GU Votes aids students in registering for the upcoming midterms, faces uphill battle

November 7, 2022

Illustration by Deborah Han

This fall, many college students across the country may be looking to cast their first ballots in a major U.S. election. College students represent a unique voting group that often lives far away from the state they are registered to vote in. With expansions in voting-by-mail, that process has become easier. But during a midterm election full of contentious debates on abortion rights, gun control, and climate change, voting organizations are working harder than ever to make sure that each student has the resources they need to vote.

Absentee voting from college presents many barriers and complications for students. Matthew Reysa (SFS ’25), from Austin, Texas, expressed his frustration about the confusing Texas absentee ballot laws  in an email to the Voice. “The deadlines are far before election day, the paperwork is confusing, and it almost feels as though they want to make it as hard as possible to vote,” he wrote. 

Much of this confusing paperwork stems from policies instituted by the 15 states and two territories that require “acceptable excuses” to request an absentee ballot. 

Alex Grass (COL’24), the head of operations at GU Votes, a student-led organization working to increase voter turnout at Georgetown, explained the two major excuses for college students, saying that some states excuse students who are living outside of the county because of college, while others have a general out of county option. He added that despite the confusion, all 50 states permit some form of absentee voting for being out-of-state during election day.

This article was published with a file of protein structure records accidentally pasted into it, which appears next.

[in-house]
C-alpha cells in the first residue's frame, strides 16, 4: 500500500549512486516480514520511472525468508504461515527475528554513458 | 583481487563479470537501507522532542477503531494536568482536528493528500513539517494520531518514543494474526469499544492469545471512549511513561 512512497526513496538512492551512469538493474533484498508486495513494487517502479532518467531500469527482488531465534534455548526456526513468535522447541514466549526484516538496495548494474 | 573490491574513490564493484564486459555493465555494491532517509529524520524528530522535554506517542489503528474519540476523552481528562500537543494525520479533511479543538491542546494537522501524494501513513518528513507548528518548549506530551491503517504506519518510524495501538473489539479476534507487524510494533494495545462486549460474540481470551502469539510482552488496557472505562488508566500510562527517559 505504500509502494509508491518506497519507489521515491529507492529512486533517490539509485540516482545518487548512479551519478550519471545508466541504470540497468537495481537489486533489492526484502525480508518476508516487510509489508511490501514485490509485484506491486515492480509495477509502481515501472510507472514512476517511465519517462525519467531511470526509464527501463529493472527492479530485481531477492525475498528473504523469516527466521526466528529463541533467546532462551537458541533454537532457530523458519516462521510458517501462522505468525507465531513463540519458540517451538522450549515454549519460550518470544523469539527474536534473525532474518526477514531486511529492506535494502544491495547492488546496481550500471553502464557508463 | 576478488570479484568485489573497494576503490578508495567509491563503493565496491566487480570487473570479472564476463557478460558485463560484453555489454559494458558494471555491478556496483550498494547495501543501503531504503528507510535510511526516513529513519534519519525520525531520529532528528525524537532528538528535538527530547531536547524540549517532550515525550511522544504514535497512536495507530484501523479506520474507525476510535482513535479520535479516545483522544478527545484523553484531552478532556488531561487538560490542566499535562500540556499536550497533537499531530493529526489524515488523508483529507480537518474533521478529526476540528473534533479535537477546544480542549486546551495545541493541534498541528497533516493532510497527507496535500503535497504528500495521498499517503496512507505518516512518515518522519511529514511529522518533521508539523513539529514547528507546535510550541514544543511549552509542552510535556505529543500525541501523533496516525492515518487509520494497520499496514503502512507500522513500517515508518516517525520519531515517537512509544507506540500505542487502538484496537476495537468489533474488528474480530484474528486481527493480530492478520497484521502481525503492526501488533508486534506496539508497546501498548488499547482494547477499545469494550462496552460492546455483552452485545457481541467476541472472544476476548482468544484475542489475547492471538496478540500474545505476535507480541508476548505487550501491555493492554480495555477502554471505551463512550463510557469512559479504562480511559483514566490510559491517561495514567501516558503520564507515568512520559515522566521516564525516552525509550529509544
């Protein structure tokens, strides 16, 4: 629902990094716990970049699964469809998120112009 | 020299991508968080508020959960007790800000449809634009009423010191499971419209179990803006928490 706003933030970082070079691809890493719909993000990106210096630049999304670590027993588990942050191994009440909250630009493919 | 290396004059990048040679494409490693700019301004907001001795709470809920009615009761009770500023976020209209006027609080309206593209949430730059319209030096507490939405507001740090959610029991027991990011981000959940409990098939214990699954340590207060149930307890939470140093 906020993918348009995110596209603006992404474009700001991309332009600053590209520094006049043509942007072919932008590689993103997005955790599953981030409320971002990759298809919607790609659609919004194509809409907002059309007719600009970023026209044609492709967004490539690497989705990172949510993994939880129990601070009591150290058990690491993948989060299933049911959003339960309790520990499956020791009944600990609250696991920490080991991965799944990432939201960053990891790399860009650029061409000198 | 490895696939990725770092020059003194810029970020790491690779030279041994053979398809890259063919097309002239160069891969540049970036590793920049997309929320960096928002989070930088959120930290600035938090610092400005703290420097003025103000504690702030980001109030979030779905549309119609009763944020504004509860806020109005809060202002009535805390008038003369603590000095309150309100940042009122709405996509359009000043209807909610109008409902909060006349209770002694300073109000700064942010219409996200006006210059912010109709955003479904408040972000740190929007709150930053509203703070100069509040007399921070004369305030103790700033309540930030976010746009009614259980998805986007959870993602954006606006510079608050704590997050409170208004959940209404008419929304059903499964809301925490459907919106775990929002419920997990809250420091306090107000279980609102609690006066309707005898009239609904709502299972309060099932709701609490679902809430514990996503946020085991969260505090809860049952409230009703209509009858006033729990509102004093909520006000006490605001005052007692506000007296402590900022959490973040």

Issues with mail services both at Georgetown and in local elections offices can also present  challenges. “Last year, I was unable to vote because my ballot got lost in the Georgetown mail center and I did not receive my ballot until after the election deadline,” Reysa wrote. 

Brandon Wu (SFS ’24), who is also from Texas, noted a similar experience after attempting to vote in three elections on campus. “[For] the first general election in 2021 I did not get my ballot, a primary election I did, and then the following May election I didn’t. So I’ve got a 33 percent success rate in terms of getting my absentee ballot,” he said. 

“[Texas] does not do online voter registration or online absentee requesting, so you have to send in your own application to your county, who will then send you your ballot,” Wu said. This added barrier, coupled with having to buy stamps from the Post Office and the unpredictability of the Georgetown mail service, makes it difficult even to get the voting process started.

“Especially if you live farther from the East Coast, you should have definitely requested your absentee ballot way in advance if you want to make sure that your vote gets in by November,” Wu said.

Even when students finally receive their ballots, new problems persist. The U.S. Vote Foundation website lists 14 states that require a witness or notary’s signature on an absentee ballot, another unexpected requirement that makes the process more confusing and can potentially demotivate students from voting.

A voting law signed by Texas governor Greg Abbott last September issued another host of new requirements for voting, including a requirement that voters provide a driver’s license number or last four digits of their Social Security number both to request and submit an absentee ballot. “Texas has passed a plethora of laws recently that changed the voting restrictions in the state, making it harder to vote,” Reysa wrote. “I wish it were easier to vote, especially because it is much easier for some of my friends from other states to register to vote.”